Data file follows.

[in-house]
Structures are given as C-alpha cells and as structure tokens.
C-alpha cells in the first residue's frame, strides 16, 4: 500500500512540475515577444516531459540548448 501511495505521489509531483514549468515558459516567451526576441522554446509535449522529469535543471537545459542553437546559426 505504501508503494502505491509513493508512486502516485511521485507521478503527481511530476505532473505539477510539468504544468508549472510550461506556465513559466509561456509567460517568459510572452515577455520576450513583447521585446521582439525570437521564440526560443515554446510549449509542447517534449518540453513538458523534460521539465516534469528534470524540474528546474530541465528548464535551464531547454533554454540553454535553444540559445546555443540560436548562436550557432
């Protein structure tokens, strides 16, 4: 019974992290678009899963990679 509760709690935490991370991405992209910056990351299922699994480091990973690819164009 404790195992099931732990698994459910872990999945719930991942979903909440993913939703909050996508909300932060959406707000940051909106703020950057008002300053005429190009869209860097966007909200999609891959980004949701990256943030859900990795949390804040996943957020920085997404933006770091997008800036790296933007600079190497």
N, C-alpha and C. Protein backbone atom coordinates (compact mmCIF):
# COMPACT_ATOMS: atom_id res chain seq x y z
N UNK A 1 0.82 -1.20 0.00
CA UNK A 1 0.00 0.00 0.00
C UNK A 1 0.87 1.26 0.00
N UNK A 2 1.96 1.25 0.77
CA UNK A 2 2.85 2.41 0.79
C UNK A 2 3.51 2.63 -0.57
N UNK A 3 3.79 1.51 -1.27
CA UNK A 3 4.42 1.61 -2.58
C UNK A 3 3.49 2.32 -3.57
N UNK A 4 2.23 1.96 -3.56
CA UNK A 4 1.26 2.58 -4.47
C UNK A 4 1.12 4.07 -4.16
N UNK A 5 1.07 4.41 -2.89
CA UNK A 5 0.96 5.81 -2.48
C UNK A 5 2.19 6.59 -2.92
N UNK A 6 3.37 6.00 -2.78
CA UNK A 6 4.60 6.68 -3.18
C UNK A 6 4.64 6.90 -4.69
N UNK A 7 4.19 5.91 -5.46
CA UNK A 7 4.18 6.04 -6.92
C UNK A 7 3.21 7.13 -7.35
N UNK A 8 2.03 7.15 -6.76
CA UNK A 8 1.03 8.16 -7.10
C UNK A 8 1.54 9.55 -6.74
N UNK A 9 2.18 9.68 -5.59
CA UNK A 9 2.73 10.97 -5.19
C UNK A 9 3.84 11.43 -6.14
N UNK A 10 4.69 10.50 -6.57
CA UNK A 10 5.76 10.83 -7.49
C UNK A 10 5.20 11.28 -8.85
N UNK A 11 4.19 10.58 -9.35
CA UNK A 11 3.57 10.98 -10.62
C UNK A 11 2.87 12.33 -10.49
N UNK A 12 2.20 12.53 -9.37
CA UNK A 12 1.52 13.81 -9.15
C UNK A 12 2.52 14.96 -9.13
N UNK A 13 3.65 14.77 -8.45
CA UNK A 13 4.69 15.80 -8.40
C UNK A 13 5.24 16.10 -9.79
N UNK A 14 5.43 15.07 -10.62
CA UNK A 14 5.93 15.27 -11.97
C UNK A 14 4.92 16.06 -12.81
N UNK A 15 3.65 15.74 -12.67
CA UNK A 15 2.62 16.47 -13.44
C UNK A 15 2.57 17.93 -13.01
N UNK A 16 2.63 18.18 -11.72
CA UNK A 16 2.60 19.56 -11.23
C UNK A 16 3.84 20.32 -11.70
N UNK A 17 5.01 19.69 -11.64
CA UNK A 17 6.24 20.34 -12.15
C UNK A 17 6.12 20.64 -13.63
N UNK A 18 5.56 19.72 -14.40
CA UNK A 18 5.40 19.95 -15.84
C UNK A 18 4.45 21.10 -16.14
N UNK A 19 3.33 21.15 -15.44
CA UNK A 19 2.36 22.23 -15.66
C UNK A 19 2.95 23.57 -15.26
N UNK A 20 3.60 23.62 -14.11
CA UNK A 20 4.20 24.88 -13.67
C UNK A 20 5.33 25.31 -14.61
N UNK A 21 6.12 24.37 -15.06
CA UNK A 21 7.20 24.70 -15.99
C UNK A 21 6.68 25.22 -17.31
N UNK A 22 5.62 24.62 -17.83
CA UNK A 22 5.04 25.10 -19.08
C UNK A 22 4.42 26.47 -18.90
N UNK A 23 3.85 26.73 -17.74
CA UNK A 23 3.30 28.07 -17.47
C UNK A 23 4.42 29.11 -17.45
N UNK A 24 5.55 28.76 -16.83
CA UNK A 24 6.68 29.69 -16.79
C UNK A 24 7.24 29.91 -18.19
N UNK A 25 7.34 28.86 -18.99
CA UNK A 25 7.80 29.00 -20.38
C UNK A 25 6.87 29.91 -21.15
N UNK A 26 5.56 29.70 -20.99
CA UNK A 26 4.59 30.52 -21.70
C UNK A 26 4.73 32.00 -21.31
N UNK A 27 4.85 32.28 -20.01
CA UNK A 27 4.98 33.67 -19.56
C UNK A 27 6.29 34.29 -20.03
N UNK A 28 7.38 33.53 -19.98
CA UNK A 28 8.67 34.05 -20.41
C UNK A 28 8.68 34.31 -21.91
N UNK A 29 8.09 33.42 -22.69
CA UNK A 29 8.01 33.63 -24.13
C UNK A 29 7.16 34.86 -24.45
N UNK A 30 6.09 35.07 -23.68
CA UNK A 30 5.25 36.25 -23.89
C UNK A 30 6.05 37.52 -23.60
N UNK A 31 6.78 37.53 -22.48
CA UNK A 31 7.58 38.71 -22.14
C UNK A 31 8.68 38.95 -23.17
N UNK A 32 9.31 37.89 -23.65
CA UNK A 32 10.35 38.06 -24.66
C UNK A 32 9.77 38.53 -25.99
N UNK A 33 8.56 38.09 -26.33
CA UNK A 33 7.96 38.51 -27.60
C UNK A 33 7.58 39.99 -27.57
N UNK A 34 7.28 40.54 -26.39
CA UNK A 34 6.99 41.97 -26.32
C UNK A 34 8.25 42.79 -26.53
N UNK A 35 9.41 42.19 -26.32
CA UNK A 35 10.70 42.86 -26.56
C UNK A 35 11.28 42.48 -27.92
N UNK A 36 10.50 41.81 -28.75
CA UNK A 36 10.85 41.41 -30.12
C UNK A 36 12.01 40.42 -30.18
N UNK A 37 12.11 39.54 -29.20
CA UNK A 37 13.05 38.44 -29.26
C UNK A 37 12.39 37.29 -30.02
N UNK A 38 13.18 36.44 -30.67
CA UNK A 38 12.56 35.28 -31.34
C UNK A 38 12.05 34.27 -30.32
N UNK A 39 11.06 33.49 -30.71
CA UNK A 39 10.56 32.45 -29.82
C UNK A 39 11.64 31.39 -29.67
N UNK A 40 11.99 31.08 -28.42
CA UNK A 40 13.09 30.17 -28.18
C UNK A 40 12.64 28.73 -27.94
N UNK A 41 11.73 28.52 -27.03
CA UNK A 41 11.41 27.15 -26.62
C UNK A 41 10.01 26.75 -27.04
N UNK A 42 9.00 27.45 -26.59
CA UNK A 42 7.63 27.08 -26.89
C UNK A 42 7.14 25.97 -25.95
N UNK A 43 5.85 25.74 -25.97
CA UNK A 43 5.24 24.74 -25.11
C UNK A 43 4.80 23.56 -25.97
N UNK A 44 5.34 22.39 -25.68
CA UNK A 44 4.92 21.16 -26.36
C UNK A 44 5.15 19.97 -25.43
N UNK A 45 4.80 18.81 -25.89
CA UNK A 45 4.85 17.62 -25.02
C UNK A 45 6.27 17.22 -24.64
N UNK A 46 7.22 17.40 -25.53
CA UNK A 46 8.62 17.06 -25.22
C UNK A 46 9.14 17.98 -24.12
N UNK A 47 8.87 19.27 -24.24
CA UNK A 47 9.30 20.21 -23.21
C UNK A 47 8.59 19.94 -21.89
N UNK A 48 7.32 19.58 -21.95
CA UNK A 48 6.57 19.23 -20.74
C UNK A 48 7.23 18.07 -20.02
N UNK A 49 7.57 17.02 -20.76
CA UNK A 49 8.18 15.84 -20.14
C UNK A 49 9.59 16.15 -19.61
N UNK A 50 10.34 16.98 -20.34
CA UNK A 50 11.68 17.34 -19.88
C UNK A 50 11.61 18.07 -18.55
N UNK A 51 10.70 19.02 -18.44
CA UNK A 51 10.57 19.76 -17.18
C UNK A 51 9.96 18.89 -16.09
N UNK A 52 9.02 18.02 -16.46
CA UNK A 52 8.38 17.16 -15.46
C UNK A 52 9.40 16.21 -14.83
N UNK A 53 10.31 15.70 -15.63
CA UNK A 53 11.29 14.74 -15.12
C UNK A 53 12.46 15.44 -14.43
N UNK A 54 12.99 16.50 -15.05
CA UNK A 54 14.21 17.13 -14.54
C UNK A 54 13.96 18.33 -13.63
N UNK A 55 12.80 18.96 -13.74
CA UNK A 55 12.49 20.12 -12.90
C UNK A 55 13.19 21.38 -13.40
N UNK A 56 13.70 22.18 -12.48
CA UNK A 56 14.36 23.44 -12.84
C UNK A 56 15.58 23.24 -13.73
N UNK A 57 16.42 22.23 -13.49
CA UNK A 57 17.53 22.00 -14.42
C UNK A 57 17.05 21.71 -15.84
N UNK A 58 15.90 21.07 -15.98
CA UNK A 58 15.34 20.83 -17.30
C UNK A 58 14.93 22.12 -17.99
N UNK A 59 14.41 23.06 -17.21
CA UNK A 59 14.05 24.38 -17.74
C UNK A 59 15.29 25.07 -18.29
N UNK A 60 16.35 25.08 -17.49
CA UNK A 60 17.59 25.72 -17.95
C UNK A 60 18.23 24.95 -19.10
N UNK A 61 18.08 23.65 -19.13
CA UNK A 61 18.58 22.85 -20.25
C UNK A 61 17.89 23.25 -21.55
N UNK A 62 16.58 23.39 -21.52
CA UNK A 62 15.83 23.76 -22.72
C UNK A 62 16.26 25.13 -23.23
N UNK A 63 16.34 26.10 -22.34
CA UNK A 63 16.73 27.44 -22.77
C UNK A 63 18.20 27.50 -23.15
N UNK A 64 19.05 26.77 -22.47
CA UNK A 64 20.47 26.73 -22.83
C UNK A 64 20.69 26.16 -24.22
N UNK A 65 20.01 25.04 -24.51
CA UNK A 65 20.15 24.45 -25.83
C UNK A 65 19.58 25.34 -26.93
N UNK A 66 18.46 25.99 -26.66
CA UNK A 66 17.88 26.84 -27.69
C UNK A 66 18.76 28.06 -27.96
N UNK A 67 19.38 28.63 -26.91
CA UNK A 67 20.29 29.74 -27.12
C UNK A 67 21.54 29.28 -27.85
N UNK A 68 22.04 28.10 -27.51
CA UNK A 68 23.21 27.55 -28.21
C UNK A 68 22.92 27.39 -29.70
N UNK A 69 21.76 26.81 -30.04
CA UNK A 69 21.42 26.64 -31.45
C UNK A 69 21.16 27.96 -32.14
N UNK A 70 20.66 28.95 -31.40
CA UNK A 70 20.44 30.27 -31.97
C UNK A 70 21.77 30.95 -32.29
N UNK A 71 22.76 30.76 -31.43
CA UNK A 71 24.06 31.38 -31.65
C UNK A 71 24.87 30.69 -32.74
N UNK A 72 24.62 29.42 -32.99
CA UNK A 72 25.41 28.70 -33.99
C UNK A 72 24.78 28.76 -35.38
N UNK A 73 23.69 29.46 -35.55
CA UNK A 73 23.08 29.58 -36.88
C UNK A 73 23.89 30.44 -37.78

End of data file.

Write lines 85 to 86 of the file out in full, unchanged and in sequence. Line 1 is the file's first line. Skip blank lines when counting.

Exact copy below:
N UNK A 27 4.85 32.28 -20.01
CA UNK A 27 4.98 33.67 -19.56